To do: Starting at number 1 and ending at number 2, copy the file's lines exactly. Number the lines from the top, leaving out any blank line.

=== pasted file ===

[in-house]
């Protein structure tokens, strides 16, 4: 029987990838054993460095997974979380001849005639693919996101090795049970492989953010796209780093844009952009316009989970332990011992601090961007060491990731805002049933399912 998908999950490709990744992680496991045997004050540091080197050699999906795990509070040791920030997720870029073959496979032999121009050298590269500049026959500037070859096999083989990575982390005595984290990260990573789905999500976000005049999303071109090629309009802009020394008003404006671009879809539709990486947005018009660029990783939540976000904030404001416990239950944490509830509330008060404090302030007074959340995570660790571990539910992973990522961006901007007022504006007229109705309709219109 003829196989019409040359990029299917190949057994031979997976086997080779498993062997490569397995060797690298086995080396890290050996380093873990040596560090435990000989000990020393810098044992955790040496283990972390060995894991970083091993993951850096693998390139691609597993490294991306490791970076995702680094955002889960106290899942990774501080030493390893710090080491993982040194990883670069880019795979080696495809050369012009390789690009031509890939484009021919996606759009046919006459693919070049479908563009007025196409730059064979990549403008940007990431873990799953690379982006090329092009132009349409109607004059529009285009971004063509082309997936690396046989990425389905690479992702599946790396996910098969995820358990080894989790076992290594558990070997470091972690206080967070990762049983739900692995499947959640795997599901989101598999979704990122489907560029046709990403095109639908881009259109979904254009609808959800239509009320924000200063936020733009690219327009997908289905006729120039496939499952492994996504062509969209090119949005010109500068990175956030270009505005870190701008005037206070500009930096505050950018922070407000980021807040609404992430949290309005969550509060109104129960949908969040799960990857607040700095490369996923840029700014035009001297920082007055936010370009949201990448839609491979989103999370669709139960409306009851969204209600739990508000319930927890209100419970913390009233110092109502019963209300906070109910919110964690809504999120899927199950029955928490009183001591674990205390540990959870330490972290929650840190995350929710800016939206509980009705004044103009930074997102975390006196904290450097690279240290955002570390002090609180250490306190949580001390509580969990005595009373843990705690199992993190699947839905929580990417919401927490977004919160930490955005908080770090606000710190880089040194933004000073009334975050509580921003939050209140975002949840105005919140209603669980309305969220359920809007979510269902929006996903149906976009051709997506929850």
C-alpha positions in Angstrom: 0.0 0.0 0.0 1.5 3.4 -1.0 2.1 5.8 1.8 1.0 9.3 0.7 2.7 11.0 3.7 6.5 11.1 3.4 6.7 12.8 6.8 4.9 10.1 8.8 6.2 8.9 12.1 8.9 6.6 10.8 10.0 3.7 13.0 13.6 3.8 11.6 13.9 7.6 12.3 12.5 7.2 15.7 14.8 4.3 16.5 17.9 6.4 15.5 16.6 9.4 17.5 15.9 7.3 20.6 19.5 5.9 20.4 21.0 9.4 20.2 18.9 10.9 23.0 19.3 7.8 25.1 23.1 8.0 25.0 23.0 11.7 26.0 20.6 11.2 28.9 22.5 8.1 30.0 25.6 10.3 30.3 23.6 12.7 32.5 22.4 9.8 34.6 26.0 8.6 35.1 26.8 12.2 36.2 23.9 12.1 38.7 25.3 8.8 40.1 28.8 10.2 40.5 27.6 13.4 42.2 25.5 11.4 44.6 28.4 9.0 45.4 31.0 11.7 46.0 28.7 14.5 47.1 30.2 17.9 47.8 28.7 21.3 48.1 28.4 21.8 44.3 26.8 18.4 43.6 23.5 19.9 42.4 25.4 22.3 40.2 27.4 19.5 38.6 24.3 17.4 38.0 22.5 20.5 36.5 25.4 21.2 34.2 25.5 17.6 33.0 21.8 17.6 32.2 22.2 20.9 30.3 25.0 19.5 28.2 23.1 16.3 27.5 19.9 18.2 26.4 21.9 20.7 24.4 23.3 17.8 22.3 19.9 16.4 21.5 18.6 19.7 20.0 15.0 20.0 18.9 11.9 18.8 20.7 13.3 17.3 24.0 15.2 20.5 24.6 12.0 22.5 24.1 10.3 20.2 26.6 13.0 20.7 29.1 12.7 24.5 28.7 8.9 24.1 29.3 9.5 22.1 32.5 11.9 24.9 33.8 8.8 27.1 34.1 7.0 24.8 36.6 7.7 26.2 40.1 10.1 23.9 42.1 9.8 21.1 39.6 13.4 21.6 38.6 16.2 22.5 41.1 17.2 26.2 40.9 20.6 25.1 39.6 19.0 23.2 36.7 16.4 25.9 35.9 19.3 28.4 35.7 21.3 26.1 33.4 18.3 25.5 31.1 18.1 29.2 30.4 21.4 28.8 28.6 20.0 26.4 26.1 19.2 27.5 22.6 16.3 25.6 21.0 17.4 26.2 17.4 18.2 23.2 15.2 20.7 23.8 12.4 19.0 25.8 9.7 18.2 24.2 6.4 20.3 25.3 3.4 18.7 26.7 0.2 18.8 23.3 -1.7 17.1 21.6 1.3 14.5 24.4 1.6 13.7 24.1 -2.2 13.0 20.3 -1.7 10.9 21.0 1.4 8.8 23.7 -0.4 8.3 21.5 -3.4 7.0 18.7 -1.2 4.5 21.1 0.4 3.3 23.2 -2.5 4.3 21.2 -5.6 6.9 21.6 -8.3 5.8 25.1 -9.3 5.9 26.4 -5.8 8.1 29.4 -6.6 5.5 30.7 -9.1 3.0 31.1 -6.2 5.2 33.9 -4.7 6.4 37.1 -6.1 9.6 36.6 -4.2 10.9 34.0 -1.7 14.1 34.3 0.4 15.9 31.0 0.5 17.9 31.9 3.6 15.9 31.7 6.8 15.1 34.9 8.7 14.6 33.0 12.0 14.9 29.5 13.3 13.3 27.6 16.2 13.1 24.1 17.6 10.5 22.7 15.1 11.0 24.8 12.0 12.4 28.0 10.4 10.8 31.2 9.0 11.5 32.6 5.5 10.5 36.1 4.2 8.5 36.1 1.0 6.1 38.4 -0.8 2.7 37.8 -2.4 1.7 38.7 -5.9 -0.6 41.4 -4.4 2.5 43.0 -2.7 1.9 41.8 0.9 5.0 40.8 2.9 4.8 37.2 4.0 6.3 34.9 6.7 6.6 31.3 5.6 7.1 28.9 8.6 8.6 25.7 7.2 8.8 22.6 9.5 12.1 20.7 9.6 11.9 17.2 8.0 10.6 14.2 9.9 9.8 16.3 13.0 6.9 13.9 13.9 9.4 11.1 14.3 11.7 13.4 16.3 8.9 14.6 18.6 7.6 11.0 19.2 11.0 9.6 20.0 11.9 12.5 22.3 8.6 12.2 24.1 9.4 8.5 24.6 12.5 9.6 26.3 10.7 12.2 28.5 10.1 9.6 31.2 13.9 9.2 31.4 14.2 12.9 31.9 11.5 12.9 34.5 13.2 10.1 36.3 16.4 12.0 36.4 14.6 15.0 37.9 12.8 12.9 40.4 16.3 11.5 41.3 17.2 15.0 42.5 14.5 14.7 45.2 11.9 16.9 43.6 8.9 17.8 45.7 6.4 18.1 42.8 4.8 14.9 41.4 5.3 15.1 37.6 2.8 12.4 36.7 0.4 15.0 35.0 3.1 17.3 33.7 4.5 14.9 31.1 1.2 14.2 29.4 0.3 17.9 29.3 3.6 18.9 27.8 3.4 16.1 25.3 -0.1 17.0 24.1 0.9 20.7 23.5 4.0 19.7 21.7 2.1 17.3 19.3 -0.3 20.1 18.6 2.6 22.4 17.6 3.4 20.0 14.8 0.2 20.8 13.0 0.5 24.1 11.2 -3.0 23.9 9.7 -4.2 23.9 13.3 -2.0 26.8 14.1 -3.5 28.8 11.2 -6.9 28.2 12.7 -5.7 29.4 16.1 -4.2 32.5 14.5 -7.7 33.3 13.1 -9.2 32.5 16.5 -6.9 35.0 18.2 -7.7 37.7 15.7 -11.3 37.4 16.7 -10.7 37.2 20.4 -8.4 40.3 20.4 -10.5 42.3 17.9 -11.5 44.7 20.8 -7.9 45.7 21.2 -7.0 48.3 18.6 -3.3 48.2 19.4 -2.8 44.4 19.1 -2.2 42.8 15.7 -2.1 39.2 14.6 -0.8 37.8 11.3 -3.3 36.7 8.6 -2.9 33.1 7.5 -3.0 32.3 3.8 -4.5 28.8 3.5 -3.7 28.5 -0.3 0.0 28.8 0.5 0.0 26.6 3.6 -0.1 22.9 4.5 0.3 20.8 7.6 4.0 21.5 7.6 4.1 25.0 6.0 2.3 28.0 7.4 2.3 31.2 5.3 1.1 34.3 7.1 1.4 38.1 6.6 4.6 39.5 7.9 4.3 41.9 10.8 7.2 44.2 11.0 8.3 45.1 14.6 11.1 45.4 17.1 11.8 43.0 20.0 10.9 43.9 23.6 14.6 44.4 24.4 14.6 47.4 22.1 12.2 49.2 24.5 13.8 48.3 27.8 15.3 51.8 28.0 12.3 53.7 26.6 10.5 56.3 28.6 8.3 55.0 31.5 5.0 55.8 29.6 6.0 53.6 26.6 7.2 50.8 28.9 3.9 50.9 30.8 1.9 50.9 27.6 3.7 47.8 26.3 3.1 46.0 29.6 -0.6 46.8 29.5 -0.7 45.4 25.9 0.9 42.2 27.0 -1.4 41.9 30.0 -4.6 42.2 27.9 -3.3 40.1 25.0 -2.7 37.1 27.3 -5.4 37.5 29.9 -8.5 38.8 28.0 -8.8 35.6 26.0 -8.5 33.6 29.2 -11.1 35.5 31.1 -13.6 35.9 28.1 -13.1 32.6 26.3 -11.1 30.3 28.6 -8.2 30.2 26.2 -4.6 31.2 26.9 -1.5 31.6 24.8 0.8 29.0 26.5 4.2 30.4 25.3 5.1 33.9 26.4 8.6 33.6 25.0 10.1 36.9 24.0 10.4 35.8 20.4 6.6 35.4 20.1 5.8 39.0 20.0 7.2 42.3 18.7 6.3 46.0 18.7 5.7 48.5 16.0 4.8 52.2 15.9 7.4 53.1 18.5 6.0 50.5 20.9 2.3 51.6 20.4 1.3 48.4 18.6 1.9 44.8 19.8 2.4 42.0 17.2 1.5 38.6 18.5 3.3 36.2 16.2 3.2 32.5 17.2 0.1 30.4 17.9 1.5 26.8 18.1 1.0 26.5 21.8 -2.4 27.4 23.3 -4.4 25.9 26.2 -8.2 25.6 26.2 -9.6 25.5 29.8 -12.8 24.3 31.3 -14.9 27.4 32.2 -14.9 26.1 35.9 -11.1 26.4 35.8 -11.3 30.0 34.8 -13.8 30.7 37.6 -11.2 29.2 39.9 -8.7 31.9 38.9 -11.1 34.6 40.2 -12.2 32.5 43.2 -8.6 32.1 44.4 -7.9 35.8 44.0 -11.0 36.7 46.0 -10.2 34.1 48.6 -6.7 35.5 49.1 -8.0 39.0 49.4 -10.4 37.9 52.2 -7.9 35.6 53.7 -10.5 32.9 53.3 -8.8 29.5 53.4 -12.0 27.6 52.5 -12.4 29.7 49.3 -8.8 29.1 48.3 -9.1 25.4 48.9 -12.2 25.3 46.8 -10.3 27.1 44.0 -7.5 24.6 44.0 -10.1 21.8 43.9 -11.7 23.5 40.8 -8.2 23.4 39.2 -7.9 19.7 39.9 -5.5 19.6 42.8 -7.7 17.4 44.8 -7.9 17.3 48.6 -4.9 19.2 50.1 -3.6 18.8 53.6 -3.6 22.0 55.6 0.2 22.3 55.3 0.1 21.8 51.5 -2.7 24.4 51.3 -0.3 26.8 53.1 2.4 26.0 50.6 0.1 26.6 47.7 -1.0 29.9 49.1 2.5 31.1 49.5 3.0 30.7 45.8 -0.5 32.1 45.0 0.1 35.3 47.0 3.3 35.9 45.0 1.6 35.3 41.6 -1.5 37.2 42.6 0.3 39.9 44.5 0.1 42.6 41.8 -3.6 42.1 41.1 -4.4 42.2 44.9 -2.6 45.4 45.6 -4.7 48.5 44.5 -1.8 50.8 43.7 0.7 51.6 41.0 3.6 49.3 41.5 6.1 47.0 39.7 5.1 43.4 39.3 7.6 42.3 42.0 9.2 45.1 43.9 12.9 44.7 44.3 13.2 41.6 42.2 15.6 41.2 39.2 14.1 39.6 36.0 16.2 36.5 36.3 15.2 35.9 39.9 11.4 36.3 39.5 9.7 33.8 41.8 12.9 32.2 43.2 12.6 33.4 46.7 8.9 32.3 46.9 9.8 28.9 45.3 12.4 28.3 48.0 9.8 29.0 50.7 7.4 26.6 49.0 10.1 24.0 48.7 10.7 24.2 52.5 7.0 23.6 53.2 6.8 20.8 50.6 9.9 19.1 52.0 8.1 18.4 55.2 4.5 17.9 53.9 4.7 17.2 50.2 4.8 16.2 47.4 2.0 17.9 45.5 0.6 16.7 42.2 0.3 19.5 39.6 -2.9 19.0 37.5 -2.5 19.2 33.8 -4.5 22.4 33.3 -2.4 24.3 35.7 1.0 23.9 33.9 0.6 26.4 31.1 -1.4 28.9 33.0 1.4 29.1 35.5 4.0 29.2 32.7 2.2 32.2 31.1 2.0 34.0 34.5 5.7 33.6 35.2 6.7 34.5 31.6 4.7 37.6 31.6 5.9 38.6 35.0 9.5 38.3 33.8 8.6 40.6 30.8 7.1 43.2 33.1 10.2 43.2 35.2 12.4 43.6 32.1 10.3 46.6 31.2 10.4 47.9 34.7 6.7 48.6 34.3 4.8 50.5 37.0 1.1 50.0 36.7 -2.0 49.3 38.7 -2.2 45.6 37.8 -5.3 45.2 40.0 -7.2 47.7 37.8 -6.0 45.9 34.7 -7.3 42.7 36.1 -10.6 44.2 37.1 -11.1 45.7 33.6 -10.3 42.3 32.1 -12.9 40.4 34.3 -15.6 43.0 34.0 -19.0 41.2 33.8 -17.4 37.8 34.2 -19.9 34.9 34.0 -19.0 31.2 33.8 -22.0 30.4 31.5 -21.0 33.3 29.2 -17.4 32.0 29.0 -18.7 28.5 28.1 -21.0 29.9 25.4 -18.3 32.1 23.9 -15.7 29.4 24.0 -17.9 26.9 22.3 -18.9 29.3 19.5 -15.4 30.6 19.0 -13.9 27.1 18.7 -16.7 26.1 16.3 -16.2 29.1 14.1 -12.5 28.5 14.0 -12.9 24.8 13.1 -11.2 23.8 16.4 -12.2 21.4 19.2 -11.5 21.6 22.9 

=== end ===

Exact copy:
[in-house]
């Protein structure tokens, strides 16, 4: 029987990838054993460095997974979380001849005639693919996101090795049970492989953010796209780093844009952009316009989970332990011992601090961007060491990731805002049933399912 998908999950490709990744992680496991045997004050540091080197050699999906795990509070040791920030997720870029073959496979032999121009050298590269500049026959500037070859096999083989990575982390005595984290990260990573789905999500976000005049999303071109090629309009802009020394008003404006671009879809539709990486947005018009660029990783939540976000904030404001416990239950944490509830509330008060404090302030007074959340995570660790571990539910992973990522961006901007007022504006007229109705309709219109 003829196989019409040359990029299917190949057994031979997976086997080779498993062997490569397995060797690298086995080396890290050996380093873990040596560090435990000989000990020393810098044992955790040496283990972390060995894991970083091993993951850096693998390139691609597993490294991306490791970076995702680094955002889960106290899942990774501080030493390893710090080491993982040194990883670069880019795979080696495809050369012009390789690009031509890939484009021919996606759009046919006459693919070049479908563009007025196409730059064979990549403008940007990431873990799953690379982006090329092009132009349409109607004059529009285009971004063509082309997936690396046989990425389905690479992702599946790396996910098969995820358990080894989790076992290594558990070997470091972690206080967070990762049983739900692995499947959640795997599901989101598999979704990122489907560029046709990403095109639908881009259109979904254009609808959800239509009320924000200063936020733009690219327009997908289905006729120039496939499952492994996504062509969209090119949005010109500068990175956030270009505005870190701008005037206070500009930096505050950018922070407000980021807040609404992430949290309005969550509060109104129960949908969040799960990857607040700095490369996923840029700014035009001297920082007055936010370009949201990448839609491979989103999370669709139960409306009851969204209600739990508000319930927890209100419970913390009233110092109502019963209300906070109910919110964690809504999120899927199950029955928490009183001591674990205390540990959870330490972290929650840190995350929710800016939206509980009705004044103009930074997102975390006196904290450097690279240290955002570390002090609180250490306190949580001390509580969990005595009373843990705690199992993190699947839905929580990417919401927490977004919160930490955005908080770090606000710190880089040194933004000073009334975050509580921003939050209140975002949840105005919140209603669980309305969220359920809007979510269902929006996903149906976009051709997506929850």